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Nick Paumgarten

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Bar Blanc Draws Its Deuce; Mia Dona Welcomed by Richman

Frank Bruni finds Bar Blanc fussy, mannered, overly fastidious — and very, very good. The two stars should take the sting out of his review for the place's owners. [NYT] Related: Raising the Bar Restaurant Girl hits Williamsburg’s Zenkichi and, between the room, the food, and the sake selection, seems to have a real find on her hands. [NYDN] Randall Lane joins in the general enthusiasm for Dovetail , but now he seems unwilling to go back to his five-star-granting ways and so ends up giving them only four — the equivalent, in traditional star terms, to a two-star review, which is not what this reads as. [TONY]

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‘The New Yorker’ Hits Fiamma Hard

The New Yorker’s “Tables for Two” reviews have generally been mordant little affairs, short on criticism and long on wry descriptions of restaurant culture. Not this week. Nick Paumgarten comes down hard on Fiamma, describing “FEMA-like” service, cold food, a martini made without vermouth, and, in general, the very picture of a major ripoff operation, subsisting on “a strong euro and the proximity of the Soho Grand hotel.” It’s a wild departure from the usual “Tables for Two” mold, and though it may or may not be reflective of Fiamma (practically all of the reviews have been very positive, including Adam Platt’s two-star job), it’s certainly a lot more fun to read. Something tells us Paumgarten had a lot of fun writing it. Tables for Two: Fiamma [NYer]

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Barbuto Saved by a Chicken; Fiamma Comes Up Short

The wildly uneven Barbuto earns a single star from Frank Bruni, almost entirely on the strength of a well-roasted Bell & Evans chicken. To quote Winston Churchill, “Some chicken!” [NYT] Alan Richman was appalled by how small the portions were at Grayz, how much they cost, and how shady most of them were, except for the magnificent, world-beating short rib: “In complexity and satisfaction, this dish reminded me most of the Gray Kunz of Lespinasse, the chef we miss so much.” [Bloomberg] Randall Lane gets that Fiamma’s Fabio Trachocchi is cooking in a grand, Continental style and doesn’t hold that against him, but the food is too rich and the service too sloppy to give him the five or six stars the place would have liked And so they have to settle for four. [TONY]

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Gemma Rewarded for Its Calculations; Tailor Makes a Fan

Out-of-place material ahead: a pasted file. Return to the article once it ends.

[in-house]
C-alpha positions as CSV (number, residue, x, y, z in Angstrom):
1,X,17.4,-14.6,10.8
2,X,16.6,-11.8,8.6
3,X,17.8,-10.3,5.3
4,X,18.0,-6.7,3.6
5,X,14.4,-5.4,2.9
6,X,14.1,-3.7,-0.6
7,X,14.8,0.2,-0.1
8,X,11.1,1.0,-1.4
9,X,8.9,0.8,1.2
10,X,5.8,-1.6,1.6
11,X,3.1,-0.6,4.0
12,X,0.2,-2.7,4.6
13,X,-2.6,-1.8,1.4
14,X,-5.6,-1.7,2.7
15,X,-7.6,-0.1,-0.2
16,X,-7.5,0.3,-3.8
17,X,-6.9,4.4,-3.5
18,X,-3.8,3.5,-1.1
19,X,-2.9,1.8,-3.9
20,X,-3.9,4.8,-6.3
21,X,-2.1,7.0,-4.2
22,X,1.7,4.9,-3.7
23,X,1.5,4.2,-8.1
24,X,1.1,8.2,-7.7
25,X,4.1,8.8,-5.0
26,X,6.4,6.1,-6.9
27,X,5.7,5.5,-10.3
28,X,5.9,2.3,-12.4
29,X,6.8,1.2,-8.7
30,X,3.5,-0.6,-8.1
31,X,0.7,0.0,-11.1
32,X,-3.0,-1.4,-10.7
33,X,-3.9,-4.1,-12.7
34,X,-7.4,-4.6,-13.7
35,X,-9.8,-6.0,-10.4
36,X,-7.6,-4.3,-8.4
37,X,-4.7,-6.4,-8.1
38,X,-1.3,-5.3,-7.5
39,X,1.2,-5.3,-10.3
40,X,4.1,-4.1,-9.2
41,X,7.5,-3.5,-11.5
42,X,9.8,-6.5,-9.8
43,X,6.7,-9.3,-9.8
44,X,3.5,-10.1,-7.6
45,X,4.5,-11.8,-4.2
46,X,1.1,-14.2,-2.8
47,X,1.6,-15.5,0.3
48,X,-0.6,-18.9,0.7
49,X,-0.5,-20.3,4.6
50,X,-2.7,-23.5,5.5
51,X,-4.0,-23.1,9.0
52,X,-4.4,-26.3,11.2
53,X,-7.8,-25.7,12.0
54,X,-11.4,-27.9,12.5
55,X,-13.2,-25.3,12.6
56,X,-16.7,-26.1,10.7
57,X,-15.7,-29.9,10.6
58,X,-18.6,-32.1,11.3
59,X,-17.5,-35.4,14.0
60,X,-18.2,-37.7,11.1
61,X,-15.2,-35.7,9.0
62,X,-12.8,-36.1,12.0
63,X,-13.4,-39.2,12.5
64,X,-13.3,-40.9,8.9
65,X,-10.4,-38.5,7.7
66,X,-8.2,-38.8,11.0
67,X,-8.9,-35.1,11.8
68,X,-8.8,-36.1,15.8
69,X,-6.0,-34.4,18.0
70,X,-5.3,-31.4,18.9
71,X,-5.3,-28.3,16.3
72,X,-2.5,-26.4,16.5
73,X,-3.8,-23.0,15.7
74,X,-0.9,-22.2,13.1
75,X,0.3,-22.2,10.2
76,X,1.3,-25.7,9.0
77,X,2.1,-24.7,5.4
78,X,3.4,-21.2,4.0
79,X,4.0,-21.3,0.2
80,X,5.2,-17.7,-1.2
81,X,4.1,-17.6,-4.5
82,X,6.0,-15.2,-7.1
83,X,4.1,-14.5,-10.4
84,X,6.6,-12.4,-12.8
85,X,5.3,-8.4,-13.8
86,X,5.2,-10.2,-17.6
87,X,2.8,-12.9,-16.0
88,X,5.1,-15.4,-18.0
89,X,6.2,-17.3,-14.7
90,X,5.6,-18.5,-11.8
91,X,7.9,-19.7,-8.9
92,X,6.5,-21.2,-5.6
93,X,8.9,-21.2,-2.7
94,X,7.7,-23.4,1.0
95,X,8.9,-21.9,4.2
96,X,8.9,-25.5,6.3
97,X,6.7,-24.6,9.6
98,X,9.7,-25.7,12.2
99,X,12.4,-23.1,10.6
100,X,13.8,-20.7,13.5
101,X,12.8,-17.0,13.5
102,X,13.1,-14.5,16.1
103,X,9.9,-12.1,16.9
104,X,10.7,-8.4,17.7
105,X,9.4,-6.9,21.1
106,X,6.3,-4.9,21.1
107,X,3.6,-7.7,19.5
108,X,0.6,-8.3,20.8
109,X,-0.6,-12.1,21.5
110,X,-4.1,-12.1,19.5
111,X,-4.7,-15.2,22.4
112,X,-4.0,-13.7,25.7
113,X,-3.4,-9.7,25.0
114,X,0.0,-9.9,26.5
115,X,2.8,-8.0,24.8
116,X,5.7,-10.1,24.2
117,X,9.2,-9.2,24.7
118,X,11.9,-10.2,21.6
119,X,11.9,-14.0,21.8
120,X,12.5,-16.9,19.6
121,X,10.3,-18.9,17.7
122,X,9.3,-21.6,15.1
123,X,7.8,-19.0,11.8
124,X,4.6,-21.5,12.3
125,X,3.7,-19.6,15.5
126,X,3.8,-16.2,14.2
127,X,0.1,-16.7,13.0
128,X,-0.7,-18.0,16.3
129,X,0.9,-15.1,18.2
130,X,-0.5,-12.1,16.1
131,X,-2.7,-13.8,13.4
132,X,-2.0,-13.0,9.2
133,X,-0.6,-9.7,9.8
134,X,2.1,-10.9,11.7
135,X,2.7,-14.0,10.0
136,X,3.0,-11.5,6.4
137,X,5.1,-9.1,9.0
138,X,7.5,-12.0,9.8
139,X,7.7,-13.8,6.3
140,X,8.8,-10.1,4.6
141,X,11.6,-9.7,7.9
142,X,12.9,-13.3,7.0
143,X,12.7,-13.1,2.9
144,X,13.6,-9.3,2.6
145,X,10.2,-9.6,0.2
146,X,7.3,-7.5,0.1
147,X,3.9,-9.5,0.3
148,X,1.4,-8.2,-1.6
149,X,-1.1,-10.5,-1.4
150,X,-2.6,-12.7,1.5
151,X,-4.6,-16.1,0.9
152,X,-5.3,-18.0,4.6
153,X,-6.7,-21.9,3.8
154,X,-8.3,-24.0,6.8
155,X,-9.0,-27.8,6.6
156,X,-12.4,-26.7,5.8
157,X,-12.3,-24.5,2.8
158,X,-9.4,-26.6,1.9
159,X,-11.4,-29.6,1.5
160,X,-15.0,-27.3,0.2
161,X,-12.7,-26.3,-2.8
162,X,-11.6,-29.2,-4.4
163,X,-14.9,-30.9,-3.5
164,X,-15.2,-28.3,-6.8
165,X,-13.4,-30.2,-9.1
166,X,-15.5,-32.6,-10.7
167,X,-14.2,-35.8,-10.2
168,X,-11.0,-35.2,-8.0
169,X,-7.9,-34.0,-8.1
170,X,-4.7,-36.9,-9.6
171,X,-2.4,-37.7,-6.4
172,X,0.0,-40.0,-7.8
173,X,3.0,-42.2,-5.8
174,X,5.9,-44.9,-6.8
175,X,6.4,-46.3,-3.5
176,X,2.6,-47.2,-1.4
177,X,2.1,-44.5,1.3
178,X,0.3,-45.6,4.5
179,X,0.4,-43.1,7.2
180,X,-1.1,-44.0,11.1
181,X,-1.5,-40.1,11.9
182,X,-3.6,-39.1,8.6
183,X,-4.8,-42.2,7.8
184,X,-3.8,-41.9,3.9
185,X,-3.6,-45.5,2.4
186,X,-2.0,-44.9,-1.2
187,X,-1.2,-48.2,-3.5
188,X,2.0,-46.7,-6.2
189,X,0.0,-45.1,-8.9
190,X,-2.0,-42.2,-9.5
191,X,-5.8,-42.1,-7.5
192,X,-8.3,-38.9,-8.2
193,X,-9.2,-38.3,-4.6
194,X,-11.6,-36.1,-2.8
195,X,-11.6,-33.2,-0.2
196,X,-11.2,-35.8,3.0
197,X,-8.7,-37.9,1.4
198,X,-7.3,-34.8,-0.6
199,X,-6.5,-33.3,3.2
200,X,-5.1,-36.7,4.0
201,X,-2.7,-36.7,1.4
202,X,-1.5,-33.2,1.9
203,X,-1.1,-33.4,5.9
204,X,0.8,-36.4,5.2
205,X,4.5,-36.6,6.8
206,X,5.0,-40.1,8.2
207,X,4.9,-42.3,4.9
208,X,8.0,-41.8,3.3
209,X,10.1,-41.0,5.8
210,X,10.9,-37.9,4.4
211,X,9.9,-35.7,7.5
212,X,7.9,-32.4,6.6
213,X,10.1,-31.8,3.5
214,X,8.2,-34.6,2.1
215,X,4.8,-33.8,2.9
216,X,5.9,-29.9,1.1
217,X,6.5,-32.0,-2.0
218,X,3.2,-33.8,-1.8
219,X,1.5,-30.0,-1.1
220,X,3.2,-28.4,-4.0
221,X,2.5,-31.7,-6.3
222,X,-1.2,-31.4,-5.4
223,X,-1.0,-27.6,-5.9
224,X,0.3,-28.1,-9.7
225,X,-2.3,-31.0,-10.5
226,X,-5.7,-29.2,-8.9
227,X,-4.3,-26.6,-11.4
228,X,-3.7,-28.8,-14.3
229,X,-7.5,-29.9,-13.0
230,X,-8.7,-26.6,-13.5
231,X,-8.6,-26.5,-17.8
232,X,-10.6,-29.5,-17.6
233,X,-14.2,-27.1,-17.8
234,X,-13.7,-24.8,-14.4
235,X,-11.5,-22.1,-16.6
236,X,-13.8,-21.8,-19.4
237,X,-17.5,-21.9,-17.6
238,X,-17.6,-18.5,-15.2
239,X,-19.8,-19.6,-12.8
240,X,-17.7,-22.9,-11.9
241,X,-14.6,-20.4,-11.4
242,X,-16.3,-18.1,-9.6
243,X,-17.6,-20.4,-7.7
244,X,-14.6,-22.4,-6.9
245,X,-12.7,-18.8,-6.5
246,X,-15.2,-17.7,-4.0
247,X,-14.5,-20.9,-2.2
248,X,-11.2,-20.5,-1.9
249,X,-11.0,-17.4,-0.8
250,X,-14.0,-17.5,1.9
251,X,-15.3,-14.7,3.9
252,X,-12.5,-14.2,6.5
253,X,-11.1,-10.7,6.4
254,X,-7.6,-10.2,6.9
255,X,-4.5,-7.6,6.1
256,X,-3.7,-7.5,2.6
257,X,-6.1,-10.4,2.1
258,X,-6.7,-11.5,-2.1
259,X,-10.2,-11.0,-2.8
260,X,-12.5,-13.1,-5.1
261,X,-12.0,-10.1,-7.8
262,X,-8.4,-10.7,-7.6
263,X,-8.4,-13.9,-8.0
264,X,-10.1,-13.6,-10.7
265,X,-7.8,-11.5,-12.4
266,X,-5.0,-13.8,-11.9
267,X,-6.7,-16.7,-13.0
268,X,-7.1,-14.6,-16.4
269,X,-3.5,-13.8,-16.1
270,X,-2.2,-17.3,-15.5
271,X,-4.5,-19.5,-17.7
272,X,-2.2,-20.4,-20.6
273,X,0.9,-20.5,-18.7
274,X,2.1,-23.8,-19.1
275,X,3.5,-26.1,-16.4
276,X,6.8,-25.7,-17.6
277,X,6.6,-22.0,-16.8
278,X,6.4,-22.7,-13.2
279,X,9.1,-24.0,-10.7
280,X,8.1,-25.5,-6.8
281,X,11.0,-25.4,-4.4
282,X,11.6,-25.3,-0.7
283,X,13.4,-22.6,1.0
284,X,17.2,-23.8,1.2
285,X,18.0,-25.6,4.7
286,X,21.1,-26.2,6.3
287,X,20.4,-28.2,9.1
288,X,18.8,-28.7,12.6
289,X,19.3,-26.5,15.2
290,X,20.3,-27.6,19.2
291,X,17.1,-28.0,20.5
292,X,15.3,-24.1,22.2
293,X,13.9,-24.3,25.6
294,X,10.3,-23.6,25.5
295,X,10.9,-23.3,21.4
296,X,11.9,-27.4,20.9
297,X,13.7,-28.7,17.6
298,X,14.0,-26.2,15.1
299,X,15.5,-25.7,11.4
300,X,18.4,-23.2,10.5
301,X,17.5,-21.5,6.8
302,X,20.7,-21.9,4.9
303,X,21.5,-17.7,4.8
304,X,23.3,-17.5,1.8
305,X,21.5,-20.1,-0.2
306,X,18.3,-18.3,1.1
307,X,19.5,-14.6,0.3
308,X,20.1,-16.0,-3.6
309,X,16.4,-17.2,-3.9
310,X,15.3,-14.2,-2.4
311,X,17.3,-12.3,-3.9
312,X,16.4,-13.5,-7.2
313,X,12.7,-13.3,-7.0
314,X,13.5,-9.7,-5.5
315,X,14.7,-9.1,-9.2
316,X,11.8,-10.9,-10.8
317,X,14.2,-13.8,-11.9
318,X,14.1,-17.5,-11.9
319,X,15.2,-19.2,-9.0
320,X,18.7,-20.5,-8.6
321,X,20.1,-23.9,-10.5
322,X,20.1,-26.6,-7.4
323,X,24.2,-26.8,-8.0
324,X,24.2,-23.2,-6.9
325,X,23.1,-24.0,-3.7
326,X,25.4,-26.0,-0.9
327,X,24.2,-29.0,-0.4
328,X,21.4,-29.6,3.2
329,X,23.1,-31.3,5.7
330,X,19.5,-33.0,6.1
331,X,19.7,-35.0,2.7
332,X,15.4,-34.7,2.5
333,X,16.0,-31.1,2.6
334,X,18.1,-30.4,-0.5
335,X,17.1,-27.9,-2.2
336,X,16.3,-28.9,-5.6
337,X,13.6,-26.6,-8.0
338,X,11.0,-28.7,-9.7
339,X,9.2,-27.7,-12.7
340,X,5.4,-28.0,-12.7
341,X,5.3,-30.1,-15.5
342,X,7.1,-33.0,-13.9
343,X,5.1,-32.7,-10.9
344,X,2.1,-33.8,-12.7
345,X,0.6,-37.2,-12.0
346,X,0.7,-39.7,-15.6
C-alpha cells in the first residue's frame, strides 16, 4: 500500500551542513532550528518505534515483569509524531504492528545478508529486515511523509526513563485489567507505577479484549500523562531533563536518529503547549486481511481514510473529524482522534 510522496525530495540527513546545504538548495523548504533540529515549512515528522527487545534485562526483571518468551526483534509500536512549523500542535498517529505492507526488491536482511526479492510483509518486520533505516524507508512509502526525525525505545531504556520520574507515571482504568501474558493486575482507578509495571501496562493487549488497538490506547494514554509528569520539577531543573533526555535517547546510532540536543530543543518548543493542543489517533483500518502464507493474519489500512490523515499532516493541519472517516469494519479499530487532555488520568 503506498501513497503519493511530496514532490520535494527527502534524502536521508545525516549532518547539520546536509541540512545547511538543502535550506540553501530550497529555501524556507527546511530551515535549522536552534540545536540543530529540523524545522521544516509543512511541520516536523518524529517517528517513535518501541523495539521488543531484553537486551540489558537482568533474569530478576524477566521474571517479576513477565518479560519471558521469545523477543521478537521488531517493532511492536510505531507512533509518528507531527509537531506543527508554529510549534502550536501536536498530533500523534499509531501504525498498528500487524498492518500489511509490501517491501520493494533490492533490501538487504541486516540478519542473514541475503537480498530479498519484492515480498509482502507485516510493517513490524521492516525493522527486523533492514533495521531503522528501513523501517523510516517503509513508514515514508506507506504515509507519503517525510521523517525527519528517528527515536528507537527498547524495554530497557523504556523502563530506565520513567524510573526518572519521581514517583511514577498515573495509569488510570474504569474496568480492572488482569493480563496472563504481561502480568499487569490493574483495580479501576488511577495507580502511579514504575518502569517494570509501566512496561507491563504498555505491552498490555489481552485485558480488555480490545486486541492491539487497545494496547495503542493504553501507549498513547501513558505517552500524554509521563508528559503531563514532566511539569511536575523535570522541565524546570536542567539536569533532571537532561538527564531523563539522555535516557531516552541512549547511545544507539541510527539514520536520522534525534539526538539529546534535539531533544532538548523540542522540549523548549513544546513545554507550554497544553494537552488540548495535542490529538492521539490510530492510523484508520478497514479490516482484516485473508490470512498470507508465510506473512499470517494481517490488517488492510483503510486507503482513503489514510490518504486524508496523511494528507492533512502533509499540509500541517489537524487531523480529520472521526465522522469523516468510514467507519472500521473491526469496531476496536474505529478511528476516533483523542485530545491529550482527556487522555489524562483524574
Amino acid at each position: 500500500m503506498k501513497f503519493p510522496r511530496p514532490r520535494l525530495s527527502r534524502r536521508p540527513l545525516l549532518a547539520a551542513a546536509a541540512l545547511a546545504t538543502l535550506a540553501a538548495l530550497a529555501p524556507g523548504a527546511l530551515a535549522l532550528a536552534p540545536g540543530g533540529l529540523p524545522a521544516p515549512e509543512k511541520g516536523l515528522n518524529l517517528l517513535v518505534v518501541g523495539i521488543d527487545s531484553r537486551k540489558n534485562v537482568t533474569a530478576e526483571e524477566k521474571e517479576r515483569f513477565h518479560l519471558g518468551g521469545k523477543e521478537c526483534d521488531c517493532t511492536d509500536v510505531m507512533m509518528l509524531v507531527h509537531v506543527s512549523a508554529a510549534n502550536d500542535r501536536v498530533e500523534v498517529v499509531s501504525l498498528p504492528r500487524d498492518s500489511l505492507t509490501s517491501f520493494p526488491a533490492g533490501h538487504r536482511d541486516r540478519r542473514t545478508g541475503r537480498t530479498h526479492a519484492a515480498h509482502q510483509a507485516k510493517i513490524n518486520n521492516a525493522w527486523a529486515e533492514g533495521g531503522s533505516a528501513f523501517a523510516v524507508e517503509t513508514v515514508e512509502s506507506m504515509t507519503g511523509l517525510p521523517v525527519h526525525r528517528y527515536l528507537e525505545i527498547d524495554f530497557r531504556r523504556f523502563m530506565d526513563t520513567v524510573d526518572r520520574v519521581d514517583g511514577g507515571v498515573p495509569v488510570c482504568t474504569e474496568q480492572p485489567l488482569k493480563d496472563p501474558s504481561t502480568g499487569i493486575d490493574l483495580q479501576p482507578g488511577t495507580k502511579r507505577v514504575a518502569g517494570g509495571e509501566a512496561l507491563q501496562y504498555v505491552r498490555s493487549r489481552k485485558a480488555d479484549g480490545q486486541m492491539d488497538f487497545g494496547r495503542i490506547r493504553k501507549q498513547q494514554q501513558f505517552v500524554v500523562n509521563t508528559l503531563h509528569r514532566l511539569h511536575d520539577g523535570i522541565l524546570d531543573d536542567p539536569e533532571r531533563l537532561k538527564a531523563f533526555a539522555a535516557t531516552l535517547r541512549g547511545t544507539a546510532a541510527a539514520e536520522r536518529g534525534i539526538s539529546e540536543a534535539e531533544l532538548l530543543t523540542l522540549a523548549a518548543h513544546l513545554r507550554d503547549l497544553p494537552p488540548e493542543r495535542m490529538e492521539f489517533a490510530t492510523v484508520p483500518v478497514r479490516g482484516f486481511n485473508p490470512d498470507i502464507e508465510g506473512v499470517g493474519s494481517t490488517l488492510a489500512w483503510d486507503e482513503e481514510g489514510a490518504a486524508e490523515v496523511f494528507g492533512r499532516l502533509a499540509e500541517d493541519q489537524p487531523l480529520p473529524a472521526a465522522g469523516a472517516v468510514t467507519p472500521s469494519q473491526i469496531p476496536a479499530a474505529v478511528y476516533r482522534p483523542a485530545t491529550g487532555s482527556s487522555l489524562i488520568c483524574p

Frank Bruni, surprisingly grants Gemma a single star. Bruni sees the place as a slicker, less technically accomplished Morandi — an insta-enoteca calculated to the nth degree to please modern middlebrows. Which, we guess, is worth a single star these days. [NYT] Ryan Sutton is, as usual, the first to review Tailor, which he finds a molecular wonderland of trippy but delicious foods: exactly what a certain kind of restaurantgoer needs to hear to get the buzz going. [Bloomberg] Moira Hodgson thinks that Alex Ureña's new direction at Pamplona — modern, imaginative Spanish cookery minus the bells and whistles — is exactly what he needed and rewards him with two stars. “So this is bistro food? I don’t care what he calls it, it’s great.” [NYO]

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Wild Salmon Saved by Salmon; Borough Food and Drink Gets Bronx Cheer

As it has in so many other reviews, Wild Salmon's raison d'être saves it from getting hammered. The excellence of the title fish is no longer in question. [NYT] Related: Salmon Cured? [NYM] Borough Food and Drink meets the world of criticism with a three- (of six) star review from Randall Lane, who finds its tribute to New York’s foods redundant and “leaden.” [TONY] On Avenue Z (where else would you expect to find him?), Sietsema alights upon Temada, one of the city's few Georgian restaurants, and is entranced by their turnovers, kebabs, and French fries. [VV]

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Fette Sau and 15 East Get Strong Endorsements From the Experts

Peter Meehan gives a highly thought-out, admiring review (probably the most knowledgeable one so far) of Fette Sau, taking pain to mention the place’s few but significant shortcomings. [NYT] Related: Fette Sau’s Weird Williamsburg Barbecue Palace [Grub Street] Alan Richman, a person with highly developed opinions about sushi, thinks 15 East a great find: “If you have pricey seafood cravings without the wherewithal to finance them, I don't believe you can do better than 15 East,” he says. [Bloomberg] Frank Bruni inexplicably reviews Max Brenner: Chocolates by the Bald Man, a place that no one would ever expect to be good. Unsurprisingly, he hands them a bagel. [NYT] Related: Milking It [NYM]

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